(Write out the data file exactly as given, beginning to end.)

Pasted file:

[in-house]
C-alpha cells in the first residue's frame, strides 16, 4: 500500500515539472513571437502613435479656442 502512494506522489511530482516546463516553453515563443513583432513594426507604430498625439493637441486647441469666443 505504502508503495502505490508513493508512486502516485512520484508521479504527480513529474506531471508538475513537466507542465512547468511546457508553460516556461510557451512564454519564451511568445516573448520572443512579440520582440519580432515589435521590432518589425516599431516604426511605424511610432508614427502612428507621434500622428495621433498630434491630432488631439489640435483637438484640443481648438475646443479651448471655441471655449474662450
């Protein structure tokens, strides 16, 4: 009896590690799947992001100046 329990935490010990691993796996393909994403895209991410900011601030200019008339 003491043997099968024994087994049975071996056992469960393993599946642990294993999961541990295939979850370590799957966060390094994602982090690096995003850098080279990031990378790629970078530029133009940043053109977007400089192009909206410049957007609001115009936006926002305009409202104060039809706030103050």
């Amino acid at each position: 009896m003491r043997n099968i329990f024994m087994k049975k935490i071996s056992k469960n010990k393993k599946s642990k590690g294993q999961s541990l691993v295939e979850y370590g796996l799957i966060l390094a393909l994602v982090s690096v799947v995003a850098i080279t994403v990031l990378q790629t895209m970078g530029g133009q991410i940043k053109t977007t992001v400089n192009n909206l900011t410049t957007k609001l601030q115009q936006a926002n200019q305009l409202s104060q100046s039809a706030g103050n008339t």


[in-house]
C-alpha cells in the first residue's frame, strides 16, 4: 500500500515539472513571437502613435479656442 502512494506522489511530482516546463516553453515563443513583432513594426507604430498625439493637441486647441469666443 505504502508503495502505490508513493508512486502516485512520484508521479504527480513529474506531471508538475513537466507542465512547468511546457508553460516556461510557451512564454519564451511568445516573448520572443512579440520582440519580432515589435521590432518589425516599431516604426511605424511610432508614427502612428507621434500622428495621433498630434491630432488631439489640435483637438484640443481648438475646443479651448471655441471655449474662450
């Protein structure tokens, strides 16, 4: 009896590690799947992001100046 329990935490010990691993796996393909994403895209991410900011601030200019008339 003491043997099968024994087994049975071996056992469960393993599946642990294993999961541990295939979850370590799957966060390094994602982090690096995003850098080279990031990378790629970078530029133009940043053109977007400089192009909206410049957007609001115009936006926002305009409202104060039809706030103050």
């Amino acid at each position: 009896m003491r043997n099968i329990f024994m087994k049975k935490i071996s056992k469960n010990k393993k599946s642990k590690g294993q999961s541990l691993v295939e979850y370590g796996l799957i966060l390094a393909l994602v982090s690096v799947v995003a850098i080279t994403v990031l990378q790629t895209m970078g530029g133009q991410i940043k053109t977007t992001v400089n192009n909206l900011t410049t957007k609001l601030q115009q936006a926002n200019q305009l409202s104060q100046s039809a706030g103050n008339t």